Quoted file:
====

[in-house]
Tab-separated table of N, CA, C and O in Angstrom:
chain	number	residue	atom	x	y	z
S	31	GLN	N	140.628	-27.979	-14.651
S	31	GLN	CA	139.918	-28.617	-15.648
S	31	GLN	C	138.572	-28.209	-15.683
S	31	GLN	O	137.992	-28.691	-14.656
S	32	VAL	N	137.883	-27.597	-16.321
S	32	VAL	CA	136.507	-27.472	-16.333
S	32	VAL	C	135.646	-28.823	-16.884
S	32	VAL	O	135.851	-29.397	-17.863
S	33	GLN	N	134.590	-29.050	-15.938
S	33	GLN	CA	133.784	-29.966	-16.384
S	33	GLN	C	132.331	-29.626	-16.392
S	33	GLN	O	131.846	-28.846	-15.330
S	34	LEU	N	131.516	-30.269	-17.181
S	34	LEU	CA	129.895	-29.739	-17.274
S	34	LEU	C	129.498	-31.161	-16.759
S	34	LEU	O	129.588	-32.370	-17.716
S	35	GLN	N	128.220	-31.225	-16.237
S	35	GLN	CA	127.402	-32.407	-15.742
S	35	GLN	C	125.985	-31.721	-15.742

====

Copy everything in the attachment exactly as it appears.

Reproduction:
[in-house]
Tab-separated table of N, CA, C and O in Angstrom:
chain	number	residue	atom	x	y	z
S	31	GLN	N	140.628	-27.979	-14.651
S	31	GLN	CA	139.918	-28.617	-15.648
S	31	GLN	C	138.572	-28.209	-15.683
S	31	GLN	O	137.992	-28.691	-14.656
S	32	VAL	N	137.883	-27.597	-16.321
S	32	VAL	CA	136.507	-27.472	-16.333
S	32	VAL	C	135.646	-28.823	-16.884
S	32	VAL	O	135.851	-29.397	-17.863
S	33	GLN	N	134.590	-29.050	-15.938
S	33	GLN	CA	133.784	-29.966	-16.384
S	33	GLN	C	132.331	-29.626	-16.392
S	33	GLN	O	131.846	-28.846	-15.330
S	34	LEU	N	131.516	-30.269	-17.181
S	34	LEU	CA	129.895	-29.739	-17.274
S	34	LEU	C	129.498	-31.161	-16.759
S	34	LEU	O	129.588	-32.370	-17.716
S	35	GLN	N	128.220	-31.225	-16.237
S	35	GLN	CA	127.402	-32.407	-15.742
S	35	GLN	C	125.985	-31.721	-15.742